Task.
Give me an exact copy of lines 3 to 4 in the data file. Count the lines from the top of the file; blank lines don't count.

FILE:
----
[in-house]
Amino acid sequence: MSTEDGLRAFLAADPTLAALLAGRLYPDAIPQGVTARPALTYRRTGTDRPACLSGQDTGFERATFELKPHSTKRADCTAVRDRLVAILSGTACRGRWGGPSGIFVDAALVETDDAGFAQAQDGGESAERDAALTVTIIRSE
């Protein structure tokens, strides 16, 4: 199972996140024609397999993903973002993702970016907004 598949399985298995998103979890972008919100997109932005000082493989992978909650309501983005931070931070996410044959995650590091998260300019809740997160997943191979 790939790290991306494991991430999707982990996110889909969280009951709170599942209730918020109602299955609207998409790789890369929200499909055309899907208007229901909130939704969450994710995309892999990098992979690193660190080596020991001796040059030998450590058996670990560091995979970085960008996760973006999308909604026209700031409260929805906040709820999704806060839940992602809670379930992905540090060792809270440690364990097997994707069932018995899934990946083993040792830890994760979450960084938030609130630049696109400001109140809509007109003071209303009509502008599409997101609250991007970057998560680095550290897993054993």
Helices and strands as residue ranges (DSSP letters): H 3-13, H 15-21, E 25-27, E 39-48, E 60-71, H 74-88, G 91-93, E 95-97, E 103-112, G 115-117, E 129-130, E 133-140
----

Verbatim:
């Protein structure tokens, strides 16, 4: 199972996140024609397999993903973002993702970016907004 598949399985298995998103979890972008919100997109932005000082493989992978909650309501983005931070931070996410044959995650590091998260300019809740997160997943191979 790939790290991306494991991430999707982990996110889909969280009951709170599942209730918020109602299955609207998409790789890369929200499909055309899907208007229901909130939704969450994710995309892999990098992979690193660190080596020991001796040059030998450590058996670990560091995979970085960008996760973006999308909604026209700031409260929805906040709820999704806060839940992602809670379930992905540090060792809270440690364990097997994707069932018995899934990946083993040792830890994760979450960084938030609130630049696109400001109140809509007109003071209303009509502008599409997101609250991007970057998560680095550290897993054993």
Helices and strands as residue ranges (DSSP letters): H 3-13, H 15-21, E 25-27, E 39-48, E 60-71, H 74-88, G 91-93, E 95-97, E 103-112, G 115-117, E 129-130, E 133-140